And here's the thing; Page is honest. Stacey-like honest. And it is this wide-eyed wonder that is dangerously disarming. Earlier this year, David Cameron held a reception in No 10, where Page was a guest. Seemingly gripped by her allure, he was snapped practically bowing to her. And now we know what he said: "He told me that he really enjoyed Gavin & Stacey and wishes we were doing more of it. I recommended that he should watch Homeland. He said he hadn't seen it yet. He was watching Prisoners' Wives, apparently."

Suggested Topics
PROMOTED VIDEO
News
ebooksAn unforgettable anthology of contemporary reportage
Latest stories from i100
Have you tried new the Independent Digital Edition apps?
Independent Dating
and  

By clicking 'Search' you
are agreeing to our
Terms of Use.

iJobs Job Widget
iJobs People

HR Manager - Edgware, London - £45,000

£40000 - £45000 per annum + Benefits: Ashdown Group: HR Manager - Edgware, Lon...

HR Manager - London - £40,000 + bonus

£32000 - £40000 per annum + bonus: Ashdown Group: HR Manager (Generalist) -Old...

Talent Manager / HR Manager - central London - £50,000

£45000 - £50000 per annum: Ashdown Group: Talent / Learning & Development Mana...

HR Manager (standalone) - London

Up to £40,000: Ashdown Group: Standalone HR Manager role for an SME business b...

Day In a Page

Mystery of the Ground Zero wedding photo

A shot in the dark

Mystery of the wedding photo from Ground Zero
His life, the universe and everything

His life, the universe and everything

New biography sheds light on comic genius of Douglas Adams
Save us from small screen superheroes

Save us from small screen superheroes

Shows like Agents of S.H.I.E.L.D are little more than marketing tools
Reach for the skies

Reach for the skies

From pools to football pitches, rooftop living is looking up
These are the 12 best hotel spas in the UK

12 best hotel spas in the UK

Some hotels go all out on facilities; others stand out for the sheer quality of treatments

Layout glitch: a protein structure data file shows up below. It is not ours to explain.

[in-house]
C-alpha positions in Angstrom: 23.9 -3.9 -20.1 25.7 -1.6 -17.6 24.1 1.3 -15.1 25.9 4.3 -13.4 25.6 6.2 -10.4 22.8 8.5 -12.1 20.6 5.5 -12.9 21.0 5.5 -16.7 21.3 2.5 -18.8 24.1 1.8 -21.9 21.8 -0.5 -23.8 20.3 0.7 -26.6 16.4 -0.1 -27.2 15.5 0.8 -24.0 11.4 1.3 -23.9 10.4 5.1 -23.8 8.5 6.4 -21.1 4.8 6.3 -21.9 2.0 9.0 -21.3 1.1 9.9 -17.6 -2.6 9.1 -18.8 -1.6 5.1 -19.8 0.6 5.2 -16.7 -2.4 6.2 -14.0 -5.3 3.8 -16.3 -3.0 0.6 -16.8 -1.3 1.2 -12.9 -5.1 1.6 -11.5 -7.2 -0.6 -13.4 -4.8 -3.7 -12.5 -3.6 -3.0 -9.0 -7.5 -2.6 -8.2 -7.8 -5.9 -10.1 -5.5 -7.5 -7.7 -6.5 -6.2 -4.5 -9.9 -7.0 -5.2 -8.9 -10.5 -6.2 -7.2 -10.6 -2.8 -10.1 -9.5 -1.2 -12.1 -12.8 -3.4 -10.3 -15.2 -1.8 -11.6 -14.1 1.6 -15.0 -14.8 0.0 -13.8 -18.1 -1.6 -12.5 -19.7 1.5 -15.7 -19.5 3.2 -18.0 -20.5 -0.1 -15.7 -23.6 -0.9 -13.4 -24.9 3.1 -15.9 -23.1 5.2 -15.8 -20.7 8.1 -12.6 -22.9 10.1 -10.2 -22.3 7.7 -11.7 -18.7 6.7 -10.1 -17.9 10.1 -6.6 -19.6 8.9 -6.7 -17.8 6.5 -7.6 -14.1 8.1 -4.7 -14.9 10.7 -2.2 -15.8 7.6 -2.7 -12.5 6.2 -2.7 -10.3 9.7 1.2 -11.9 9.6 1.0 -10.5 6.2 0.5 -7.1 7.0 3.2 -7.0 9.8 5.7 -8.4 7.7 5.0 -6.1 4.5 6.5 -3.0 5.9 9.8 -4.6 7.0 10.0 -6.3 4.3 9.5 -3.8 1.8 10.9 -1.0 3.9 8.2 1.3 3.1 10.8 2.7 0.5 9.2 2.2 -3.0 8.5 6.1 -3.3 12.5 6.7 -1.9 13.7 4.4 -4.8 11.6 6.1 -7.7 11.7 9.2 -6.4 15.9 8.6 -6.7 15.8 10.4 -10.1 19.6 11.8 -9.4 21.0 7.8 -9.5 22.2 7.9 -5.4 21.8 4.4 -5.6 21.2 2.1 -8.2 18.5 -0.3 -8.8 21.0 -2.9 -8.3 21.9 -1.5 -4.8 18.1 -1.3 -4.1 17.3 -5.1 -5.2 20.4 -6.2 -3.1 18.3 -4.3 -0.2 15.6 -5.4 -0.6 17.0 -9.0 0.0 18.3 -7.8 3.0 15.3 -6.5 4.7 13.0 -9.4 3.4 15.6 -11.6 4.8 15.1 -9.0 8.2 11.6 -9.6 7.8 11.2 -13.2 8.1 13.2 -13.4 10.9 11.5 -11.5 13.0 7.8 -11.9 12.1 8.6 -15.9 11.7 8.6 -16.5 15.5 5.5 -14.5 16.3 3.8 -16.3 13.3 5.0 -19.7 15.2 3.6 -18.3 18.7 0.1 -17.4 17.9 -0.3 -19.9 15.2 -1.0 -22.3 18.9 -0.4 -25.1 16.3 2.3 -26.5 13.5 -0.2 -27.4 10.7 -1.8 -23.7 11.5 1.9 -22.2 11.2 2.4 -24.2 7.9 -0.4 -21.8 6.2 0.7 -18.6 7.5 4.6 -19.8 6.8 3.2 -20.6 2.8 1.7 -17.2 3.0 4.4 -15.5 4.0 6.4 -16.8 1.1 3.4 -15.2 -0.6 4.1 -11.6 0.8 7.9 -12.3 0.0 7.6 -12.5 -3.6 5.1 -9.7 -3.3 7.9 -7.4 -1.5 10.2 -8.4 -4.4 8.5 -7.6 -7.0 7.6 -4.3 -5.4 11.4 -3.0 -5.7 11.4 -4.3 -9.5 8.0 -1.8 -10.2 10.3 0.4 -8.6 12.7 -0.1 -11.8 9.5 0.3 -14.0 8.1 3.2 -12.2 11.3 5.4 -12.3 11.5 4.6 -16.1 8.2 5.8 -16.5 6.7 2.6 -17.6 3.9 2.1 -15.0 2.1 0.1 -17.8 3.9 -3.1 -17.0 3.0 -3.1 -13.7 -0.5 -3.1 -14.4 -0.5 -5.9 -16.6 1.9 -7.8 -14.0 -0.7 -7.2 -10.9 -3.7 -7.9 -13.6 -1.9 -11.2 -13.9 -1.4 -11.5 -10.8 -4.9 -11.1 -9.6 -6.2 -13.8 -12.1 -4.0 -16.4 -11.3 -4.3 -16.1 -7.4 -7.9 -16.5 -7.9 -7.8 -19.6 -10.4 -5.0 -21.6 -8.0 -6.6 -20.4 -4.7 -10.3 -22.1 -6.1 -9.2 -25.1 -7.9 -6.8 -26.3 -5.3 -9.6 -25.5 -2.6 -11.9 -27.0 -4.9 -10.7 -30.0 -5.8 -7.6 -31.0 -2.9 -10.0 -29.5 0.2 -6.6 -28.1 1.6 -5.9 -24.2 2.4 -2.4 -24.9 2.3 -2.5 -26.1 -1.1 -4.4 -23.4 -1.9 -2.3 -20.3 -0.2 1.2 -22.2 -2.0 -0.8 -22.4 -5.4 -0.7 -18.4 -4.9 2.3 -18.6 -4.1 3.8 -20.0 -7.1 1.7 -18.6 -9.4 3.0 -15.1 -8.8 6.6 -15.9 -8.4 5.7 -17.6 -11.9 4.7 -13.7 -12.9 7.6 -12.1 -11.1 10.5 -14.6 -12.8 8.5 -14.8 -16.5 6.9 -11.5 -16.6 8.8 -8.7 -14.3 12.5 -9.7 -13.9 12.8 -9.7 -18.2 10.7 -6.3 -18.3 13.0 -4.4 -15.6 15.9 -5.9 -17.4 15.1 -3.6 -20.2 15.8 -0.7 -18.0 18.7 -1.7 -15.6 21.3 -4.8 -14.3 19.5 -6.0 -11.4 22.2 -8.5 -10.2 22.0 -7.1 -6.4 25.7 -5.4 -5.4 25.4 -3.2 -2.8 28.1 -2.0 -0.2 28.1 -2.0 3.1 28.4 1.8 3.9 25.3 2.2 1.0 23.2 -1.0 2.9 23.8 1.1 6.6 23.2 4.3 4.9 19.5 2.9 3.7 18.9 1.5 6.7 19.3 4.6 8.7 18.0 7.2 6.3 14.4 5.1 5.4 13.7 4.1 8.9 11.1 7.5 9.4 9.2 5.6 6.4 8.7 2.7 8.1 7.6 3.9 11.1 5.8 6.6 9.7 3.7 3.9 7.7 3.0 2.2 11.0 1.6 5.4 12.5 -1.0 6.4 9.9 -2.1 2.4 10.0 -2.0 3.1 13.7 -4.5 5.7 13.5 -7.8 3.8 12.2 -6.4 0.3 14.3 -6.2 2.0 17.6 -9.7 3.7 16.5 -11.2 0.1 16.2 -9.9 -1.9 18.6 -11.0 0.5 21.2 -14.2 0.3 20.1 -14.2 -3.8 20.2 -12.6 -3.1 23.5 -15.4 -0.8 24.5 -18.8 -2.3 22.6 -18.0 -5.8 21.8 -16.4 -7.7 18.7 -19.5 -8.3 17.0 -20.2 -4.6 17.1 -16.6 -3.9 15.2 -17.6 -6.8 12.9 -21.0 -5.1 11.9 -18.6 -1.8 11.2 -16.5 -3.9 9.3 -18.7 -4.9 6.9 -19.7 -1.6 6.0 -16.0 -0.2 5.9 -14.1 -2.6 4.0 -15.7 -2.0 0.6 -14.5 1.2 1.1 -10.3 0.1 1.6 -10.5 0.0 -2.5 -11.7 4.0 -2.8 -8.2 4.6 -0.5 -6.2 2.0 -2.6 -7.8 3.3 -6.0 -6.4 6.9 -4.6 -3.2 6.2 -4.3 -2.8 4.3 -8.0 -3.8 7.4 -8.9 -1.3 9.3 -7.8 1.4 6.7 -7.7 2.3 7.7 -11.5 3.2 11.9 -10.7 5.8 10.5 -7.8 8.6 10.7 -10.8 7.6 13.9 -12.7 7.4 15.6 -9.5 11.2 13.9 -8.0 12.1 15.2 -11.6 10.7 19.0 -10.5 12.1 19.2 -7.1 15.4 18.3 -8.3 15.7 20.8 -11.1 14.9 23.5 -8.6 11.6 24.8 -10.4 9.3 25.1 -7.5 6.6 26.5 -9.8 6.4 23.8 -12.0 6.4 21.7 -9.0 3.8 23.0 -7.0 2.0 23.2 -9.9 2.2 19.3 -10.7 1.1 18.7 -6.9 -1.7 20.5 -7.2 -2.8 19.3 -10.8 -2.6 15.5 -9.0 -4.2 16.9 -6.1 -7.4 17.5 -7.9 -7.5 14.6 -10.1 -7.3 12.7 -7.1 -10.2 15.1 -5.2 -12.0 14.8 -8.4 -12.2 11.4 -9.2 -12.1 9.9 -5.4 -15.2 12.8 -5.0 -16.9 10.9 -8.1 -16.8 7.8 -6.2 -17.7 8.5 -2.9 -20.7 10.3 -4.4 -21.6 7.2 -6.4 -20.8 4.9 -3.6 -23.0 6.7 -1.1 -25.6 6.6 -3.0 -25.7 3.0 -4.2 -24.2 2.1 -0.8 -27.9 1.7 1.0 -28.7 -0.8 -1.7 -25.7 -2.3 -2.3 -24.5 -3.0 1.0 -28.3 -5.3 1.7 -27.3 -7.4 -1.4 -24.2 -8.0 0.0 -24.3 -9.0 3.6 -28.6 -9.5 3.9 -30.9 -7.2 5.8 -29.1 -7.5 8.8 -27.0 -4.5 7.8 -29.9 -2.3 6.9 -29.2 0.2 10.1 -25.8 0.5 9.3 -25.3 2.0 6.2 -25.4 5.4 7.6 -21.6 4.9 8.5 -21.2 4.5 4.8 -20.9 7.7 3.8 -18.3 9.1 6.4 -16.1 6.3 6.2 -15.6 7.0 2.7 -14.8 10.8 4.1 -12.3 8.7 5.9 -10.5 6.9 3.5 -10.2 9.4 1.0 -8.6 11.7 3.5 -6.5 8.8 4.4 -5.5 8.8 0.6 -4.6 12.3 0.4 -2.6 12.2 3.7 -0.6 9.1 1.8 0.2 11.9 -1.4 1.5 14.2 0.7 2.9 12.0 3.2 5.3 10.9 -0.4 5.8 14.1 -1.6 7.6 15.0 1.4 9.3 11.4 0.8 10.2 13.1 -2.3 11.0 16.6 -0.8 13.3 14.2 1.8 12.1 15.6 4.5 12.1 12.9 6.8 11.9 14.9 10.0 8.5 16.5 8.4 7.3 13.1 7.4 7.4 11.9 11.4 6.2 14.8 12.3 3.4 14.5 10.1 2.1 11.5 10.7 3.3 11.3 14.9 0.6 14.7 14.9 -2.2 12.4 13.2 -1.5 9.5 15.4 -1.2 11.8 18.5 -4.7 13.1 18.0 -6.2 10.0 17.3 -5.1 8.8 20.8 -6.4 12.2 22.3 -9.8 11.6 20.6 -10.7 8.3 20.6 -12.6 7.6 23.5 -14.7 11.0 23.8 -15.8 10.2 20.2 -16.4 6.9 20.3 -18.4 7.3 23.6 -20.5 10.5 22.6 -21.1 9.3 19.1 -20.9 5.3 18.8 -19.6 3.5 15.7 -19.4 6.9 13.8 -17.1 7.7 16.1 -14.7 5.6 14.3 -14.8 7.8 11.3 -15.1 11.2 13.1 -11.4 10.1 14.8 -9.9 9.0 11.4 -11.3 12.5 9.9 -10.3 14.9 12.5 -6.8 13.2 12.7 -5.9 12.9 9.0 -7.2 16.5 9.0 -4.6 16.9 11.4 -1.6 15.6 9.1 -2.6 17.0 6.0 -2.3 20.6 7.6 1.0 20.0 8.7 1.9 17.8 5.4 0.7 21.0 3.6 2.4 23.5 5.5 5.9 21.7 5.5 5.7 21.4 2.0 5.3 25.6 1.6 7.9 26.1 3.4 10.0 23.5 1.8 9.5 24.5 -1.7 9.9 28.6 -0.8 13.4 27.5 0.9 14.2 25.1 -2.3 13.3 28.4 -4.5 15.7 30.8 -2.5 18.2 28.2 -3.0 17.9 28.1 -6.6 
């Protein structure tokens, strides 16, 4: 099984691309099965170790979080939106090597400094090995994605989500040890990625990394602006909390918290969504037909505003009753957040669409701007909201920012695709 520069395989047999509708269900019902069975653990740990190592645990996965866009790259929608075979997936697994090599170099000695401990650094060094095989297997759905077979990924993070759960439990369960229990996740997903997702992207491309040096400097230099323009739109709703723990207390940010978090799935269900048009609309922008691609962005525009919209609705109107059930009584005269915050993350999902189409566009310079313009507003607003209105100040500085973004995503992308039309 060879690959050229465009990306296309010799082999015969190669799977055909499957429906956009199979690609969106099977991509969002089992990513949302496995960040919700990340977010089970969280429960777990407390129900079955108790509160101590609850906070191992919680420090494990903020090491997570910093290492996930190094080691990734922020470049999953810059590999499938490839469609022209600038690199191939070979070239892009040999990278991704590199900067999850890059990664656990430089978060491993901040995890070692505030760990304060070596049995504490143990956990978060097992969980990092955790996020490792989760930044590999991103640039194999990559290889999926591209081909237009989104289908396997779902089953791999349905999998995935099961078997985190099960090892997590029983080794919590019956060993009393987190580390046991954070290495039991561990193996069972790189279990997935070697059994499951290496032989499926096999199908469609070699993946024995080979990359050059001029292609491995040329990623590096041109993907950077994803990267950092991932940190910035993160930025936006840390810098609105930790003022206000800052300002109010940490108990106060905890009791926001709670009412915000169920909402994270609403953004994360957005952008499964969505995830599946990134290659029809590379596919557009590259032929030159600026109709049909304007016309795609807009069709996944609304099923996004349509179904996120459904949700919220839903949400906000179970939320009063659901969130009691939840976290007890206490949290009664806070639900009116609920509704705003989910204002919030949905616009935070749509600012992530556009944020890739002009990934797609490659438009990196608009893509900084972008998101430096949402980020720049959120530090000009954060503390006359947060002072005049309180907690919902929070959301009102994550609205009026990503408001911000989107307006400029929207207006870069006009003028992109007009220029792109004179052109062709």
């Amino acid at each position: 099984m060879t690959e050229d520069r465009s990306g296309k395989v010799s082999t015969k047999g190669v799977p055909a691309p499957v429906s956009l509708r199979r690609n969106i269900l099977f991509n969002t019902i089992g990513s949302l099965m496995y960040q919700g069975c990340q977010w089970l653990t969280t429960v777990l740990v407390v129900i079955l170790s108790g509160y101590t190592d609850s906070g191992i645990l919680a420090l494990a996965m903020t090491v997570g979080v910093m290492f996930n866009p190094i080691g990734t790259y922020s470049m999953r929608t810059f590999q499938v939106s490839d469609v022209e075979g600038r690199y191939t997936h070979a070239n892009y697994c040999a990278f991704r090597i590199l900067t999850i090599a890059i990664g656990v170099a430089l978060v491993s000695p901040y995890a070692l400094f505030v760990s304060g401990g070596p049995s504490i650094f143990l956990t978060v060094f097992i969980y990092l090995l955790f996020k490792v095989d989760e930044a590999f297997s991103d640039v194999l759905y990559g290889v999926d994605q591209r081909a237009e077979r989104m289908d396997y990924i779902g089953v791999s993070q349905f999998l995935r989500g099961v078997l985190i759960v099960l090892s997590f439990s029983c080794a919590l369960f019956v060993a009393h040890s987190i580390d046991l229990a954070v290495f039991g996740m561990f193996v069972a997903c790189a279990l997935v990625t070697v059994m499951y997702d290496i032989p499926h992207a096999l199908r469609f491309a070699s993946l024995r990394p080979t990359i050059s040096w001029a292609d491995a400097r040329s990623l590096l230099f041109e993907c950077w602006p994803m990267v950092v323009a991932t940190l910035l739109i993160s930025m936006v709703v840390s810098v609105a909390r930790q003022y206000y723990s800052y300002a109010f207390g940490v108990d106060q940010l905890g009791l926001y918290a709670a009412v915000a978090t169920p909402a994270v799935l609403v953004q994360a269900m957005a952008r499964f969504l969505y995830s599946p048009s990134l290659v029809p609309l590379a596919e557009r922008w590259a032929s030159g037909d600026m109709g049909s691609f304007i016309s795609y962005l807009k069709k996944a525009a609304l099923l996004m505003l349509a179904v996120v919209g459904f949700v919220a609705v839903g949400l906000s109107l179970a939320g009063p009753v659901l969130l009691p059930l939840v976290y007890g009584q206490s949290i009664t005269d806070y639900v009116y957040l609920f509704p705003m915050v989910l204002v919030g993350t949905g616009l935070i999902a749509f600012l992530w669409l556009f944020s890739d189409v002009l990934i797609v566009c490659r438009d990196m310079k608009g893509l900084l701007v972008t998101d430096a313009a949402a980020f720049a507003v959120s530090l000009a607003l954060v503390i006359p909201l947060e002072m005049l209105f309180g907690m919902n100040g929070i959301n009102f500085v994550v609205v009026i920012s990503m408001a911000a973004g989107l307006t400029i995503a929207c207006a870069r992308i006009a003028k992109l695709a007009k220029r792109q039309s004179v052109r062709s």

These Iranian-controlled Shia militias used to specialise in killing American soldiers. Now they are fighting Isis, backed up by US airstrikes

Widespread fear of Isis is producing strange bedfellows

Iranian-controlled Shia militias that used to kill American soldiers are now fighting Isis, helped by US airstrikes
Topshop goes part Athena poster, part last spring Prada

Topshop goes part Athena poster, part last spring Prada

Shoppers don't come to Topshop for the unique
How to make a Lego masterpiece

How to make a Lego masterpiece

Toy breaks out of the nursery and heads for the gallery
Meet the ‘Endies’ – city dwellers who are too poor to have fun

Meet the ‘Endies’ – city dwellers who are too poor to have fun

Urbanites are cursed with an acronym pointing to Employed but No Disposable Income or Savings
Paisley’s decision to make peace with IRA enemies might remind the Arabs of Sadat

Ian Paisley’s decision to make peace with his IRA enemies

His Save Ulster from Sodomy campaign would surely have been supported by many a Sunni imam
'She was a singer, a superstar, an addict, but to me, her mother, she is simply Amy'

'She was a singer, a superstar, an addict, but to me, her mother, she is simply Amy'

Exclusive extract from Janis Winehouse's poignant new memoir
Is this the role to win Cumberbatch an Oscar?

Is this the role to win Cumberbatch an Oscar?

The Imitation Game, film review
England and Roy Hodgson take a joint step towards redemption in Basel

England and Hodgson take a joint step towards redemption

Welbeck double puts England on the road to Euro 2016
Relatives fight over Vivian Maier’s rare photos

Relatives fight over Vivian Maier’s rare photos

Pictures removed from public view as courts decide ownership
‘Fashion has to be fun. It’s a big business, not a cure for cancer’

‘Fashion has to be fun. It’s a big business, not a cure for cancer’

Donatella Versace at New York Fashion Week